I knew it was coming but it snuck up on me, nonetheless. I was well aware that the day would arrive when digital books would finally take their place at the table. Audio books were a welcome addition to the world, but I saw them as only of limited value, something to save you when trapped in a car for long periods. Besides, listening is not reading. Then a few electronic reading machines came on the scene, promising to revolutionize the book game. They didn’t. Clunky, expensive, and far inferior to plain old paper and ink, they just couldn’t compete. Now, however, thanks to the Amazon.com visionary Jeff Bezos, the game has finally changed.
Encouraged by rave reviews for the new Kindle 2, Amazon’s digital book platform, I decided to take a gamble. Understand, this was no simple step for me. I am a book lover to the core. I cherish books. They are, for me, the soul of humanity, the collective wisdom, goodness, evil, humor, and madness of my beloved species. I have written two books and read hundreds. Books fill my house. Books are my conduit between the greatest minds of centuries past, and they are my window into an exciting future. This, passion (obsession?) for books comes with loyalty. A good book is a self-contained magical journey to feeling and enlightenment that doesn’t require batteries or a USB cable. I am heavily biased toward tangible books that one can hold. Who wants an invisible jumble of electrons to be read on an plastic gadget, a computerized abomination that insults the greatness of books by stripping them down to cold and soulless ones and zeros? Turns out, I do.
After a few days of reading on my Kindle, I can offer nothing but praise. This is it. The age of the electronic reader for book lovers has arrived. I will still buy special books I cherish in traditional format so that I can possess them and see them up on a shelf, but for much of the nitty-gritty daily reading, my Kindle will be running hot.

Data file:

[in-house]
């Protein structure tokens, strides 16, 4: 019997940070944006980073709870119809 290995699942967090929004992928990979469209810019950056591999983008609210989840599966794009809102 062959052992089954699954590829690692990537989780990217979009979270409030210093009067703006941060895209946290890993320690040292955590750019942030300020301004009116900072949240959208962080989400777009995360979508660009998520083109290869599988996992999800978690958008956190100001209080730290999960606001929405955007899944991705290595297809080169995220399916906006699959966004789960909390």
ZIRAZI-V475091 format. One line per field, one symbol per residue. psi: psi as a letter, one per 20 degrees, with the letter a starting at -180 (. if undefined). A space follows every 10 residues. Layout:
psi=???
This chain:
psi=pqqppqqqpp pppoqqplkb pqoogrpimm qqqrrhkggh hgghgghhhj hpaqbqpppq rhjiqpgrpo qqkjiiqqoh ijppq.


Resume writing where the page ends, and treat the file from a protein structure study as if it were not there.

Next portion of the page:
A key quality is the Kindle’s size. It’s incredibly small and light for something capable of holding more than 1,500 books. It’s eight inches by 5.3 inches, weighs just 10.2 ounces, and is only a third of an inch thick. (google “Moore’s Law” to learn how this happened) One battery charge can last a couple of weeks and the books on your Kindle are fully searchable by key words. Best of all, however, is the display. No flickering light to torment your eyes and no wash out from the sun’s glare. Something called “electronic ink” provides a display that is virtually identical to traditional ink on paper. I’ve tried it in a variety of environments and it works perfectly.
By far, however, the one irresistible lure of the Kindle is that it gives the reader the ability to take an entire library on the go. Whenever I fly somewhere, I no longer have to decide which three or four heavy books to lug with me. Now I can take a hundred books with me and read anything from “Fight Club” to “20,000 Leagues Under the Sea”. Whatever my mood, there is an appropriate book at my fingertips no matter where I am.
Before anyone suspects that I’m on Amazon’s payroll or that I’m just being suckered in by something new and flashy, I readily admit that the Kindle is not perfect. A big problem, for example, is that I am not sure that I even “own” the digital books I buy from Amazon in the same way that I “own” the paper and ink books I purchase from a bookstore. Because of piracy concerns, I can’t loan one of my Kindle formatted books to a friend, for example. Even more troubling, Amazon can wirelessly retrieve books they have sold you and credit your account. This happened to customers recently as the result of a rights dispute with a publisher. Something doesn’t feel right about that. If I bought it, isn’t it mine? Imagine a bookstore owner sneaking into your house at night to snatch a book off your shelf while you are asleep and leaving a refund in its place. Furthermore, the Kindle format is a long way off from doing justice to books that contain beautiful art or photography.
That said, the Kindle is a welcome addition to the world for book lovers. It won’t completely replace traditional books any time soon, if ever, but it certainly does make the consumption of books a whole lot easier.